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I've had a habit of turning my current job into articles. When I worked for Wal-Mart I reviewed stickers from the Back-to-School clearance. When I worked for the arcade I reviewed toys and trinkets I'd take from the ticket redemption case. Now that I work at a call center for a popular Eastern US department store, I decided I'd better drive over to the mall and see what this store was made of.

Now I could care less about the fashionable clothing or expensive cosmetics. When ladies call in placing internet orders for $3,000 gold bangles I have a tendency to push the mute button on my phone and groan, "Spoiled rich ass bitch," into my mouthpiece. But a 15% employee discount was enough for me to dive head-first into the toy section.

The toy department was standard department store size. The thing that caught my attention about it was it wasn't the same lines of action figures and dolls you'd find at Target. Sure, they still had Bratz and Transformers, but there was a lot of other unique gadgets beyond that, including the horrific Real Chocolate Fountain you may remember from an earlier article. The best part was all the clearance sections sprawled about. I found myself torn between purchasing a machine that makes Crayola Crayons or a kit for making Monster-shaped chocolate lollipops. As you can see, I chose the lollipops.

Loyal readers will know that I have a fondness for doing reviews of "make your own" type kits. They often look great on the outside, but the inside is a mishap waiting to happen. I've had stain-causing spills and calamities galore, but I keep trying to find that one special kit that will actually live up to my expectations. I figured if I had a mishap with this kit at least it would be a tasty mishap.

The inside was simple, a few packs of this and that needed to make all kinds of chocolate ogres and Cyclopses. The kit contains enough materials to make 8 sugarlicious savages, yet only enough candy eyeballs for 4 of them. I was quite saddened by this as candy eyes are one of my favorite confections. It's the first thing I nibble off my Easter bunnies. There was a hefty some of multi-colored chocolate wafers but I must have gotten a bum mix because there were only 4 of my favorite color -- blue.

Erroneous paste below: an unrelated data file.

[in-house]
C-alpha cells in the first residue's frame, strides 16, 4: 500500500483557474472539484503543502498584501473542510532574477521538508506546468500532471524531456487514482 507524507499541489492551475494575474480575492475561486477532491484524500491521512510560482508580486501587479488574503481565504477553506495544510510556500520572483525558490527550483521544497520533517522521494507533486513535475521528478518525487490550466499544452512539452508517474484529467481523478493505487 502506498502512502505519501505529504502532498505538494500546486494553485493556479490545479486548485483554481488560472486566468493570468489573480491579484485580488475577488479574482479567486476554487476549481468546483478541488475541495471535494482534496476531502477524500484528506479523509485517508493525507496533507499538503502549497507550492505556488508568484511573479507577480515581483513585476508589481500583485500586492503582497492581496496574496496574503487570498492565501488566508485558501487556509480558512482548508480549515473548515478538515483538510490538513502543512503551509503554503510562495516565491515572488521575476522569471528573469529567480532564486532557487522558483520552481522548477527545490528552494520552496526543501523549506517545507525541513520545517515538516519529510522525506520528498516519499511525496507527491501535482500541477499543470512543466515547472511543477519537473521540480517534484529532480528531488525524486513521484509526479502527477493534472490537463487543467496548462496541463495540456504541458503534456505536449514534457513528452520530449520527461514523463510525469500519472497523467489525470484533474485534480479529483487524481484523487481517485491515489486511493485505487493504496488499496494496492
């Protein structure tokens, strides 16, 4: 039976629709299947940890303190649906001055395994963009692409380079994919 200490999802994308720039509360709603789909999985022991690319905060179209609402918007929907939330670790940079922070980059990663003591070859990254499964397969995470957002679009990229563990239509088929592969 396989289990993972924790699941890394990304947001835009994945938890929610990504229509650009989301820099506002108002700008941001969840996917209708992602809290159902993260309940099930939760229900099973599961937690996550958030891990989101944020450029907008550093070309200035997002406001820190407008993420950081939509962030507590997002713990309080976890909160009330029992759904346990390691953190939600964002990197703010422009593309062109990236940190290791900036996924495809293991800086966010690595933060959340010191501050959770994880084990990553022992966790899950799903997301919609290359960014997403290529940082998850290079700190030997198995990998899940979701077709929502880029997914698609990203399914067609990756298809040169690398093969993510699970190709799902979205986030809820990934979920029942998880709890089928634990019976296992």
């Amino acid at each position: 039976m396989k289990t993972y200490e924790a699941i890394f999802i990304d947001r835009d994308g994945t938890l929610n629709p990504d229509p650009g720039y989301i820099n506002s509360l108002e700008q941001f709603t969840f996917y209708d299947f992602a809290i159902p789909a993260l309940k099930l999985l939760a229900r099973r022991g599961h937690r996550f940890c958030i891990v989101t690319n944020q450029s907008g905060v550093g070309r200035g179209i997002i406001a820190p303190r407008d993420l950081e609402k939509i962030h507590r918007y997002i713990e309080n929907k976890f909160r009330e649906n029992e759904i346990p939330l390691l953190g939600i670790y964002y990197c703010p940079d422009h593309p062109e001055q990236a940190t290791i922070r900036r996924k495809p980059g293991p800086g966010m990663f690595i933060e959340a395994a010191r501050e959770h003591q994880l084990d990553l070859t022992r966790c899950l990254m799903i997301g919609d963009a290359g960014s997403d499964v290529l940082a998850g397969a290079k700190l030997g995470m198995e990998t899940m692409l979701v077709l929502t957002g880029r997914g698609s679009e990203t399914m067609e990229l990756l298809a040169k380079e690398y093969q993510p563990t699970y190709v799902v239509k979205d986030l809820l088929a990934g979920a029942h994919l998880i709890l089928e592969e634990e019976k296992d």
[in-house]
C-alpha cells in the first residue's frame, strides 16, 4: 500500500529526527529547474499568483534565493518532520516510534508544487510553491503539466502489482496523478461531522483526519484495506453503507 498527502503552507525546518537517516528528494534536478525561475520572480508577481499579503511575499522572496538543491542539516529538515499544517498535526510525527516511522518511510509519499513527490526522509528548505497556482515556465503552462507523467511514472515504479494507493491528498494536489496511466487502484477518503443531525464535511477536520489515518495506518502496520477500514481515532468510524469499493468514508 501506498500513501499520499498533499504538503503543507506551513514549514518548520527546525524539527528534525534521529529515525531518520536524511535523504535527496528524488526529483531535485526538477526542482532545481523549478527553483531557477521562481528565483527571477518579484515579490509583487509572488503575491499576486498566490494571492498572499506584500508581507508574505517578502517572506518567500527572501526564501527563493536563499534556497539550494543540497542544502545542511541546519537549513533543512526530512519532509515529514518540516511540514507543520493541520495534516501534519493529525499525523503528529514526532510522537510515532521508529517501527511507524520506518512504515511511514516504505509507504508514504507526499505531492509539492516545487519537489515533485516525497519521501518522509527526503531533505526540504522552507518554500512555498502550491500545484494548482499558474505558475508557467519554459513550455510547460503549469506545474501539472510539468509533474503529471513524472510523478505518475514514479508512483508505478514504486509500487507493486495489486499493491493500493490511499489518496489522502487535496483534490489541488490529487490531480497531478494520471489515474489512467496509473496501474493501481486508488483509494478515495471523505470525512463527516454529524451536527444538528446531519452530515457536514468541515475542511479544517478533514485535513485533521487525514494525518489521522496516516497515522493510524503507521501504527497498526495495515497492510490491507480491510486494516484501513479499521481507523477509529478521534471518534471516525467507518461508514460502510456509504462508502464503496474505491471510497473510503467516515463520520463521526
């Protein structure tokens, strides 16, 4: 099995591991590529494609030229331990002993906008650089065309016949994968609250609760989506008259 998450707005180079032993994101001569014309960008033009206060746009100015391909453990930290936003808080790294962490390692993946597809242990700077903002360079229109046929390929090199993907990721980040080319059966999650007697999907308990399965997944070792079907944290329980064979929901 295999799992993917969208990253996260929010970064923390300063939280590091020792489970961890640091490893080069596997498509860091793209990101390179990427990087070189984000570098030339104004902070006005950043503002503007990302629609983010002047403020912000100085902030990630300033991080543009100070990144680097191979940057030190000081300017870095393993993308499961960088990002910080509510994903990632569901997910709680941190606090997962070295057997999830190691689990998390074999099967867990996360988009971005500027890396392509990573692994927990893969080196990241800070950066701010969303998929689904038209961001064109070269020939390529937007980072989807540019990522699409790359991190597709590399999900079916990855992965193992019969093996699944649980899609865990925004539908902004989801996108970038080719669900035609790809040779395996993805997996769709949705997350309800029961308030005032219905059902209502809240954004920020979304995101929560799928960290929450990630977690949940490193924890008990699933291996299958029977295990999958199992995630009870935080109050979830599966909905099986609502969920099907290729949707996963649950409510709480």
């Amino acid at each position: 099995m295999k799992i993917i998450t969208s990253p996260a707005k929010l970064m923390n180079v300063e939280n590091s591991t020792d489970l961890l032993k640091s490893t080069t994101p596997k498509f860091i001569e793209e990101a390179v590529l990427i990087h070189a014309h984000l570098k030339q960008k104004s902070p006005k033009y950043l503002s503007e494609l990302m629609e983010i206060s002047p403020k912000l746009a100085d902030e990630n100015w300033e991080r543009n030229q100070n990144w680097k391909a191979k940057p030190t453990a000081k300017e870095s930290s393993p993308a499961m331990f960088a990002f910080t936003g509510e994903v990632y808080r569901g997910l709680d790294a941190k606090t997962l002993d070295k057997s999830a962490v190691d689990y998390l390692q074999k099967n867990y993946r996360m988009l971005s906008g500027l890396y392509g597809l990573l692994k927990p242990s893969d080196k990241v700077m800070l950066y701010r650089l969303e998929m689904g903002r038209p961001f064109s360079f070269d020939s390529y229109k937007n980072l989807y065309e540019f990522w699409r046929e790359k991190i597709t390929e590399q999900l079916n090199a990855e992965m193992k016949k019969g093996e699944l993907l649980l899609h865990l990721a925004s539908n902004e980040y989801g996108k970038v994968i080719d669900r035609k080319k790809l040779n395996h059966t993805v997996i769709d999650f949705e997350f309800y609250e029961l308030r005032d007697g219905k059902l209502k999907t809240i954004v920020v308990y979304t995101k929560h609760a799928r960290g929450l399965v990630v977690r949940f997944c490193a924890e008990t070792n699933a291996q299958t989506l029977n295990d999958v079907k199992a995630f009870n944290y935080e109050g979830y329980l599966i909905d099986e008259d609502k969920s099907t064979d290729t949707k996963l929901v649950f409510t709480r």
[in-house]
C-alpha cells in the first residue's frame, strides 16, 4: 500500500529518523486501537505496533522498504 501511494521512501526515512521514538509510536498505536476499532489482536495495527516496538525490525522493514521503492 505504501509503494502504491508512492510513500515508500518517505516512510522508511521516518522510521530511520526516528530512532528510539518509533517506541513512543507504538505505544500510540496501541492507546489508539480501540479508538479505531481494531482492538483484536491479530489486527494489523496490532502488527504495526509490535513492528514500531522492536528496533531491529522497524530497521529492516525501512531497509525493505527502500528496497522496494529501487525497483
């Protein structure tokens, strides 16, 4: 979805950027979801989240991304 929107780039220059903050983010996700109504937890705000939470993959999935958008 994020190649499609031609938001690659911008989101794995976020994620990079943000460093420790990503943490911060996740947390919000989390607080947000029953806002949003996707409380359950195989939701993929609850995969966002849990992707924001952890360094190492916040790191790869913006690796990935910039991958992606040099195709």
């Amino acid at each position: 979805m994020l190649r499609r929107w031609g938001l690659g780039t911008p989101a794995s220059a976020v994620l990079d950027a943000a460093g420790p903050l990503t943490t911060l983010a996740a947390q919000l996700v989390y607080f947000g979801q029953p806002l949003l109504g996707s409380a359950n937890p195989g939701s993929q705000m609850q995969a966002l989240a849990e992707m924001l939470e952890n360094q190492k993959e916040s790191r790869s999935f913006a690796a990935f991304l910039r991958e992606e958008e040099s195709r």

I separated all the colors out into small tupperware containers. The instructions said to microwave half of them on medium for two minutes. I gave up doing division in third grade, so I just stuck them all in on high and swished them around until they looked melty enough.

I took the warm sugary goo to my room to begin the culinary masterpiece. I stuck a paintbrush in each cup and came up 1 brush short. I began detailing molds with colored horns, feet, teeth, and miscellaneous limbs. After each mold was painted and filled I stuck it in the freezer and started another, then popping the frozen ones out and repeating the process. The shortage of brushes was no problem as I began licking them clean and forgot which one went to which color in the first place.

Amazingly I had no real problems other than having to re-microwave the last bit of orange before finishing the last mold. There was an unfortunate loss of a horn, but the patient remained in stable condition. I now appreciate how hard it must be for culinary masters to create such heavenly delights and not lick the spoon afterwards.

My creations turned out absolutely beautiful. The picks of the litter were blessed with eyes, but not for long. The eyes didn't hold especially well, which was no trouble for me as I was planning to nibble them off, anyway. Only a few small malfunctions were present -- a broken horn and a little color bleeding. All in all, I have to say this turned out to be my best kit review to date. As for the flavor, they taste more like plastic sugar than chocolate. I don't know what the coloring does to make the chocolate taste iffy, but I've never been a fan of any chocolate that isn't brown.

The little horned guy looked especially cute in a Where the Wild Things Are sort of way. I chomped mightily on his cocoa flesh, crunchy and snarling as I washed his bones down with a large frosty glass of milk. While I tortured and humiliated him in front of his monster brethren, he remained smiling boldly. Perhaps he was planning a final revenge.




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